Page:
I had not been able to get out into the field for months, so on the first warm day of spring, I headed to a nearby outcrop of Ordovician rocks, one I had visited several times before and always yielded some interesting fossils. For hours I contentedly hammered away, stopping every once in a while to examine the surface of a slab to see what it contained. Trilobites were especially exciting. Bang! Bang! Clink! Clink? A glint of metal caught my eye. Initially, I thought it was one of the many pieces of trash dumped along the roadside. With a jolt, I realized it was deeply embedded in the rock. Meteorite!! Meteorites had been found in other Ordovician age rocks, so this was highly unusual, but not unique. Then I took a closer look. This was no meteor; it was a refined metal and was flat, not round. Spaceship!! I had found the first evidence of an alien visit to Earth! Fame, fortune, an appearance on the Late Show! Then I wake up.
This is a fantasy I have had for some time. As a fan of science fiction, I had long imagined an alien visit to our planet. But as a paleontologist, I also recognized that this visit could have taken place anytime during the last 4.5 billion years of Earth history. If they had visited during the first billion years, there may not have been anything living. For nearly two billion years after, only single celled archaea and bacteria. From 1.5 billion to 0.6 billion years ago, there would also have been single-celled eukaryotes. It was not until about 580 million years ago that would have been multicellular organisms to see and no animal life on land until probably 420 million years ago. And our own species did not exist until about 300,000 years ago. As for historical times, as Steve Gould put it, paraphrasing John McPhee, “Consider the Earth’s history as the old measure of the English yard, the distance from the King’s nose to the tip of his outstretched hand. One stroke of a nail file on his middle finger erases human history.” So, the odds of a random alien visit occurring in our lifetimes are not zero, but they are very small. On the other hand, that is a lot of time for extraterrestrial visitors to leave some trace of themselves behind. If they are anything like us, it would probably be in the form of trash.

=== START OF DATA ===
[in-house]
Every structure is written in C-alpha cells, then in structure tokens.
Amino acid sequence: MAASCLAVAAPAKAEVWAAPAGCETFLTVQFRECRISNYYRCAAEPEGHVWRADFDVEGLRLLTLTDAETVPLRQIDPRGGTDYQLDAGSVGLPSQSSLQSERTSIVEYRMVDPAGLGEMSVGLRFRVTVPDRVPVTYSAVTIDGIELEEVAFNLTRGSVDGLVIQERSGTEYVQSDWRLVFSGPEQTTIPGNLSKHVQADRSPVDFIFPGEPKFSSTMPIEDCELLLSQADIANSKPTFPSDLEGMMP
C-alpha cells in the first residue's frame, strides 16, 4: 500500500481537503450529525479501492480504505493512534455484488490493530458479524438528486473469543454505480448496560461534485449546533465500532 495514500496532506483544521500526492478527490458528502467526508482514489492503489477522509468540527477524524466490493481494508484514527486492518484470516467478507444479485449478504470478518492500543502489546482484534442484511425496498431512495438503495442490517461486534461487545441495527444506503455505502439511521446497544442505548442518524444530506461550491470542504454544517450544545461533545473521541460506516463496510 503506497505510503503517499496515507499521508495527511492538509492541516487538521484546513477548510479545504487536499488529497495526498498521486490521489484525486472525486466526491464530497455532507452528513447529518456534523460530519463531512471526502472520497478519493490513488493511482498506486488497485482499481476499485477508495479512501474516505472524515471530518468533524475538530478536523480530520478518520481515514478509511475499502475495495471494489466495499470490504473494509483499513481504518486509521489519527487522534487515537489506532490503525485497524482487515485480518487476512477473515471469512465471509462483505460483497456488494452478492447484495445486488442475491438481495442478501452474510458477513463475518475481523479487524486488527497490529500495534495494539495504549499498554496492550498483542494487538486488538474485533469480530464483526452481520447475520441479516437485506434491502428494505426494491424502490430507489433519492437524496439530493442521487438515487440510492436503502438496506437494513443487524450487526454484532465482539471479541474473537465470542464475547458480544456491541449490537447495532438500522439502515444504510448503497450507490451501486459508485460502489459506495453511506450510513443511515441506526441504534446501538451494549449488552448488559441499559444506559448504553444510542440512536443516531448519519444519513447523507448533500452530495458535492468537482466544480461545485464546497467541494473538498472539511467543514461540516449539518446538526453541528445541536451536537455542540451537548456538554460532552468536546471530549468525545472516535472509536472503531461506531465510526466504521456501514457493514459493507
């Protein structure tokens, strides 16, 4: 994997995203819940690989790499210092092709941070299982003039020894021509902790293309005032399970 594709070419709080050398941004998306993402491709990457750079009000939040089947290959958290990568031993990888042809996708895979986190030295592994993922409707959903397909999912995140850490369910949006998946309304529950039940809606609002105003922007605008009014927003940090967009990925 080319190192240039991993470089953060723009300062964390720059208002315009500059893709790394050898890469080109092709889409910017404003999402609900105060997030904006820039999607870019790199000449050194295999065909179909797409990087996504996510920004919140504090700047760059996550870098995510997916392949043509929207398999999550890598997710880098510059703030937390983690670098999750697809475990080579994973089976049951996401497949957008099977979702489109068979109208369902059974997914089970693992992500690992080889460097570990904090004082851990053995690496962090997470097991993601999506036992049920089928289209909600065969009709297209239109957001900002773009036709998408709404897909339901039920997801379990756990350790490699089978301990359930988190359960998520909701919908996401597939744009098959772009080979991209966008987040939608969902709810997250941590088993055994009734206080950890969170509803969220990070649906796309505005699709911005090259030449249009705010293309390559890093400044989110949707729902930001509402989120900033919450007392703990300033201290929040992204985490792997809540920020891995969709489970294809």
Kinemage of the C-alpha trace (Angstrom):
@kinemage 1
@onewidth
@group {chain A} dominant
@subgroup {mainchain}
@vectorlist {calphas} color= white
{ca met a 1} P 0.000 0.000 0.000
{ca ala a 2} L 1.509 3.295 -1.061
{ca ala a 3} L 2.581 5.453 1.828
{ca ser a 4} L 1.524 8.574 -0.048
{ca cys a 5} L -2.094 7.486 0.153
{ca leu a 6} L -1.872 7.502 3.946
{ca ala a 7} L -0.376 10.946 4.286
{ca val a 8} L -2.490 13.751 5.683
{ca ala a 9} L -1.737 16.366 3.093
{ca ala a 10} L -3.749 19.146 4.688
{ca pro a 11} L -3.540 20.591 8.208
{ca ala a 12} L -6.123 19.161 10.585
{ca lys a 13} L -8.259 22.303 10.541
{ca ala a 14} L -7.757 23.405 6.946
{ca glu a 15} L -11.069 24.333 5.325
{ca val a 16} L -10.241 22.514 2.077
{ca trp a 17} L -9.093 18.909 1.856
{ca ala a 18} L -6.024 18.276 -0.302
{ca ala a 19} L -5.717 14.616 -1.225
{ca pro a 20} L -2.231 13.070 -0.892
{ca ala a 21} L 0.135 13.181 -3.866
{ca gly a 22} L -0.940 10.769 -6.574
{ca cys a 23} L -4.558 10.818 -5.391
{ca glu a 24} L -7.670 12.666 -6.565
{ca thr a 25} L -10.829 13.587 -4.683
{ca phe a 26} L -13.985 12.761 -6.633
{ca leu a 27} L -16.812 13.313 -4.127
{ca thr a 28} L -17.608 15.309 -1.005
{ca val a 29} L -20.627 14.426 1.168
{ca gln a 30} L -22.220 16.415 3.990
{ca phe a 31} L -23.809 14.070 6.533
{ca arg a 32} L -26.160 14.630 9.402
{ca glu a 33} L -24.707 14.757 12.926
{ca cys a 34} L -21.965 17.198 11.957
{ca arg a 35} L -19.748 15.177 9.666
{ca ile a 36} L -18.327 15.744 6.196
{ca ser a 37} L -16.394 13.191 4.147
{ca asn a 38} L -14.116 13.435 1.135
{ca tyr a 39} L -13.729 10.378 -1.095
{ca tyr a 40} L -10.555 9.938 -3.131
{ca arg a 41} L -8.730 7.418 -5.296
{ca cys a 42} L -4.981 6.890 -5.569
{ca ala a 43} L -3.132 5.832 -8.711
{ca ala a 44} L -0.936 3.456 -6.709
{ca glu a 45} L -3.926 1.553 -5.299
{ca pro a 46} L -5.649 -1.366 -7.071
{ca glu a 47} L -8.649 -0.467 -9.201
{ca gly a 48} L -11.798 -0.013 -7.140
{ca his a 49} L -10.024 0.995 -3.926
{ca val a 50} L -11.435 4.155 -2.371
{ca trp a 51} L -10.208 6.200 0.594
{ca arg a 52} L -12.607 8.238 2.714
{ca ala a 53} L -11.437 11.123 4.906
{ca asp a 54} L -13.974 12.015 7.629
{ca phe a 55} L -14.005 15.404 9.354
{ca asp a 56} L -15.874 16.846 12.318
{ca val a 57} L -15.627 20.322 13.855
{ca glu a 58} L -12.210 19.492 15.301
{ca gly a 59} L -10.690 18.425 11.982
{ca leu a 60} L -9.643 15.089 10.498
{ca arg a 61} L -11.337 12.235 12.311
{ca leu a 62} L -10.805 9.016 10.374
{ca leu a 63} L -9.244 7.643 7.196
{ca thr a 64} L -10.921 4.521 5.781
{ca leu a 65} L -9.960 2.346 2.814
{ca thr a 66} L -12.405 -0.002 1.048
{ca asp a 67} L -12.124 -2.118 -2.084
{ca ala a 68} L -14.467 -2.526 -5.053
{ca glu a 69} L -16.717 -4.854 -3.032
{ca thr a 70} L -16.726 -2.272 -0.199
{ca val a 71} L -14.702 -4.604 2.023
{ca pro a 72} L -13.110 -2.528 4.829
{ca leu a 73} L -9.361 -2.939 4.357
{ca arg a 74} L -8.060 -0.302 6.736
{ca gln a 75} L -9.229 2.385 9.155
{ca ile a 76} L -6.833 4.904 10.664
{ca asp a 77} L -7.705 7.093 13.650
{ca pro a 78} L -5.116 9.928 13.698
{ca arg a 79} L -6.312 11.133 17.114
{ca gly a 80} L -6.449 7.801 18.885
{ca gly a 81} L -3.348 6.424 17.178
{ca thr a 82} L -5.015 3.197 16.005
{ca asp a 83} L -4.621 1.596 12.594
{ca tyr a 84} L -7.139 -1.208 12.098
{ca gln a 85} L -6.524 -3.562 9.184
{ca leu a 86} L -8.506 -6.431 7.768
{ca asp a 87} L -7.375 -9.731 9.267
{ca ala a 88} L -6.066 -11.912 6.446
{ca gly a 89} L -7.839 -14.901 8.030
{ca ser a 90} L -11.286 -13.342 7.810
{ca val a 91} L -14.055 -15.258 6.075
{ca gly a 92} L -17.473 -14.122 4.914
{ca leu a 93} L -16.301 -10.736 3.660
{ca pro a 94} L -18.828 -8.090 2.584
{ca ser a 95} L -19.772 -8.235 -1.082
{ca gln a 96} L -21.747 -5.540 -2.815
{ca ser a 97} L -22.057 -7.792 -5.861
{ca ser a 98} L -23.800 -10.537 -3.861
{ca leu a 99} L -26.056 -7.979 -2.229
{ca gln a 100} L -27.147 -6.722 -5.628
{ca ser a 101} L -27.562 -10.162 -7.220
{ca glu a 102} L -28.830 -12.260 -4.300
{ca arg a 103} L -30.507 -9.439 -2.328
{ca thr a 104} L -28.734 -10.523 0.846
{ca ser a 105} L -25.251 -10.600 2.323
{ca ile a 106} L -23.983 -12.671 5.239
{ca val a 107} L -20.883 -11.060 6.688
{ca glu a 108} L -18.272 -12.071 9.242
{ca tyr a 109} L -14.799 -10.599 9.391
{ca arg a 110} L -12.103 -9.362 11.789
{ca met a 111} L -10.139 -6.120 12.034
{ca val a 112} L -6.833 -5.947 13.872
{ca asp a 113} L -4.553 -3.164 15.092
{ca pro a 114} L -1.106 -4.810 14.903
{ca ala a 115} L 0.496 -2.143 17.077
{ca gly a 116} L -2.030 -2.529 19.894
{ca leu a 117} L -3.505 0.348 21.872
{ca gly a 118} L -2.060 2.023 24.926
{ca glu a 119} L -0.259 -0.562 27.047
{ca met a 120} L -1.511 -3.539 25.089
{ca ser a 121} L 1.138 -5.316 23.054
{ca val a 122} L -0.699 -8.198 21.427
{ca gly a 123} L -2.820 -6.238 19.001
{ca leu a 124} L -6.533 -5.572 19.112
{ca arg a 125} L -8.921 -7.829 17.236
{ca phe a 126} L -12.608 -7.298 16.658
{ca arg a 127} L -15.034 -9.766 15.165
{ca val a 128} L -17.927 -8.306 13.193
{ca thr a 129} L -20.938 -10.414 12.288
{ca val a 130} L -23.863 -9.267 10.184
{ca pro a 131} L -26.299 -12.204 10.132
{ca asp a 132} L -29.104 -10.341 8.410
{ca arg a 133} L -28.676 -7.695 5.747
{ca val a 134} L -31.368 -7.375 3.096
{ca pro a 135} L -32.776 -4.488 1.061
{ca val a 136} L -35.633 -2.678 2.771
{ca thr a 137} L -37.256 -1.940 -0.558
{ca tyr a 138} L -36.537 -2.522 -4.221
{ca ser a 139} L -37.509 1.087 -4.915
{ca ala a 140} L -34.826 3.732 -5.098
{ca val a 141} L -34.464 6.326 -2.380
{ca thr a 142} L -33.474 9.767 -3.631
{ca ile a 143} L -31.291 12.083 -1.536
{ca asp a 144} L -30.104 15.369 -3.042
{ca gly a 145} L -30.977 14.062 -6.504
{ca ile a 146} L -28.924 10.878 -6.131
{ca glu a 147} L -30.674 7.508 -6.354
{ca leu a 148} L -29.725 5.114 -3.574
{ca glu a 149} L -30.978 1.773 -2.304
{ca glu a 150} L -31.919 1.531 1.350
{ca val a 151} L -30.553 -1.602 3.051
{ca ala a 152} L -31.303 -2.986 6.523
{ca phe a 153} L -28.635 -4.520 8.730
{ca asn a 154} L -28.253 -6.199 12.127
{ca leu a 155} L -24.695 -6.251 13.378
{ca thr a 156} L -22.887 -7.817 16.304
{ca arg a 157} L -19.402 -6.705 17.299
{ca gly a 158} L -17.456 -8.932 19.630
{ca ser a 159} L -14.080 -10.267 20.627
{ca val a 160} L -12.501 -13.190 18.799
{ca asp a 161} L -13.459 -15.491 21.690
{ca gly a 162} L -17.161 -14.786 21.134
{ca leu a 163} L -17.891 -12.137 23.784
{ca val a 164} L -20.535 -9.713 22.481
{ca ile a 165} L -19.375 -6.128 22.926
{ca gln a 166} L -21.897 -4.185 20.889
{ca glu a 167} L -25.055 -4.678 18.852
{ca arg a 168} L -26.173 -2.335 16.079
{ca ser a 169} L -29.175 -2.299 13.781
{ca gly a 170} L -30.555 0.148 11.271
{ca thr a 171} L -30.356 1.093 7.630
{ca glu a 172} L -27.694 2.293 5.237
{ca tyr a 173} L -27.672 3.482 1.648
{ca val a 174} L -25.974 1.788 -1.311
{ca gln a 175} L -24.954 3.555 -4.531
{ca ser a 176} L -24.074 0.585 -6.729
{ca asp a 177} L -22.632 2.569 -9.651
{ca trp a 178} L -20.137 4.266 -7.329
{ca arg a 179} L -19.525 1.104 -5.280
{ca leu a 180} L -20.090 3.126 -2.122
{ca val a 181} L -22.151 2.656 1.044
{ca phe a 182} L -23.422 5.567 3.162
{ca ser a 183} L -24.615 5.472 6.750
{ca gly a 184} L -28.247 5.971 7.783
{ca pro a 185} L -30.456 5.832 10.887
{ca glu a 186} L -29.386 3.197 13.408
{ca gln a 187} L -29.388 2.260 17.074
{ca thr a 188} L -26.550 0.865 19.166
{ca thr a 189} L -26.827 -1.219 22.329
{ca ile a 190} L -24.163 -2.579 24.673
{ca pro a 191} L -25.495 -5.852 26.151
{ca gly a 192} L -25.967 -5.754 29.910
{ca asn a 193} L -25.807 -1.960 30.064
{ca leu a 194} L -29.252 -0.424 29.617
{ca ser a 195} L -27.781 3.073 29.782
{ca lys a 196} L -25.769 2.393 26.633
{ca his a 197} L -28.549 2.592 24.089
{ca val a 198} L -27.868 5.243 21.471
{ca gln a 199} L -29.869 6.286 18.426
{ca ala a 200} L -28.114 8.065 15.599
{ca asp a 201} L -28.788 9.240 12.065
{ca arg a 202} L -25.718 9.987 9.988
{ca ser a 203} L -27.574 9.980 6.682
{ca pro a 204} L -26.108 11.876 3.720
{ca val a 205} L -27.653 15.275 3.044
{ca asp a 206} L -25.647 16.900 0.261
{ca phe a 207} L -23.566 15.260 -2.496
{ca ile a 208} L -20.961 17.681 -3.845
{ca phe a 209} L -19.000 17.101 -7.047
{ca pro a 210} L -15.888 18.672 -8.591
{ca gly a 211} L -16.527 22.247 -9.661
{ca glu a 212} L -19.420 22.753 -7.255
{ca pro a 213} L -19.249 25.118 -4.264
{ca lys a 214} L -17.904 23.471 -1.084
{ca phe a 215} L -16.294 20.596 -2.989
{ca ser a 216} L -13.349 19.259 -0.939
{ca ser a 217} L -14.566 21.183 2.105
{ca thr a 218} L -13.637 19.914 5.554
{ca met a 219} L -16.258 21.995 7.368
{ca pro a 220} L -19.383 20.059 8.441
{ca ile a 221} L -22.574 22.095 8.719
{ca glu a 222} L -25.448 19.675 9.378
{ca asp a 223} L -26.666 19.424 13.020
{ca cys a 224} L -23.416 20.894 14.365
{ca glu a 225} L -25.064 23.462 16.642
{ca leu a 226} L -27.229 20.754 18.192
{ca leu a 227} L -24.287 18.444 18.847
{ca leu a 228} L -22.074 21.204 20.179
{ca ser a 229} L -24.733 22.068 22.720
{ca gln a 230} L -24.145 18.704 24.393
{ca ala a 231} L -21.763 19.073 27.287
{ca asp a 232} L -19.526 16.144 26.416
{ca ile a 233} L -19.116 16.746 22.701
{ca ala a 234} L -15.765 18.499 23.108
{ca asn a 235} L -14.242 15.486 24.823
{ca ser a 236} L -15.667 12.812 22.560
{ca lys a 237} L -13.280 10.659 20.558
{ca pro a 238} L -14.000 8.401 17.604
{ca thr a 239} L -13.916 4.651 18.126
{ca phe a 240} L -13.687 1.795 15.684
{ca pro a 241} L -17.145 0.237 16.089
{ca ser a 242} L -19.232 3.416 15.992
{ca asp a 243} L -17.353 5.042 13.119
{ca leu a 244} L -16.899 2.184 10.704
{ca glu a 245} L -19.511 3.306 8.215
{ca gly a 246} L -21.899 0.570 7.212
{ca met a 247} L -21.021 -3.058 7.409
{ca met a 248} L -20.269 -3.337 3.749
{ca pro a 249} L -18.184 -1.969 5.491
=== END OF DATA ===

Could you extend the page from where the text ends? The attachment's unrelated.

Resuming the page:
This fantasy was recently revived by listening to a talk by Harvard professor of astronomy Avi Loeb and reading his book extraterrestrial: The First Sign of Intelligent Life Beyond Earth. In late 2017, the object dubbed ‘Oumuamua was discovered rapidly departing the solar system. Based on its trajectory, it became clear that its origin was from outside the solar system, the first extrasolar object ever discovered. That much is uncontroversial. But during the limited time it was observed, it was also clear that were some distinct oddities of the object, especially a slight deviation from its projected path. Loeb ably summarizes the limited evidence that is available and argues that they are consistent not only with an extrasolar object, but one that is artificial, perhaps a light sail. As a paleontologist, I am used to interpreting fossils based on the limited evidence that is preserved and coming up with interpretations that are consistent with the preponderance of the data, with the hope that future discoveries will allow additional testing of the idea. Although this way out of my expertise, my reaction to Loeb’s idea is similar: the evidence is consistent with the hypothesis of alien object, but that does not mean that some other hypothesis may turn out to be equally consistent (for example, https://news.agu.org/press-release/interstellar-object-oumuamua-is-likely-a-piece-of-a-pluto-like-planet/). Unfortunately, no further evidence on ‘Oumuamua will ever be found. As a scientist, I love the audacity of the idea (I was an “early adopter” of the Alvarez hypothesis). And my inner science fiction fan hopes Loeb is correct.
One section of Loeb’s book directly touches on my fantasy. In one place, he says “perhaps the easiest way for us to look for alien technology in our solar system…is to devise a method to detect it as it collides with Earth…If the object is bigger than a few meters, it could leave behind a remnant meteorite that … might yield the first tangible evidence of extraterrestrial technology.” (p. 141). What I am suggesting is that if they exist, such a meteorite could have fallen in a place where they survived the filtering effect of geological processes, waiting to be discovered by the intrepid geologist or paleontologist. I hope it is me.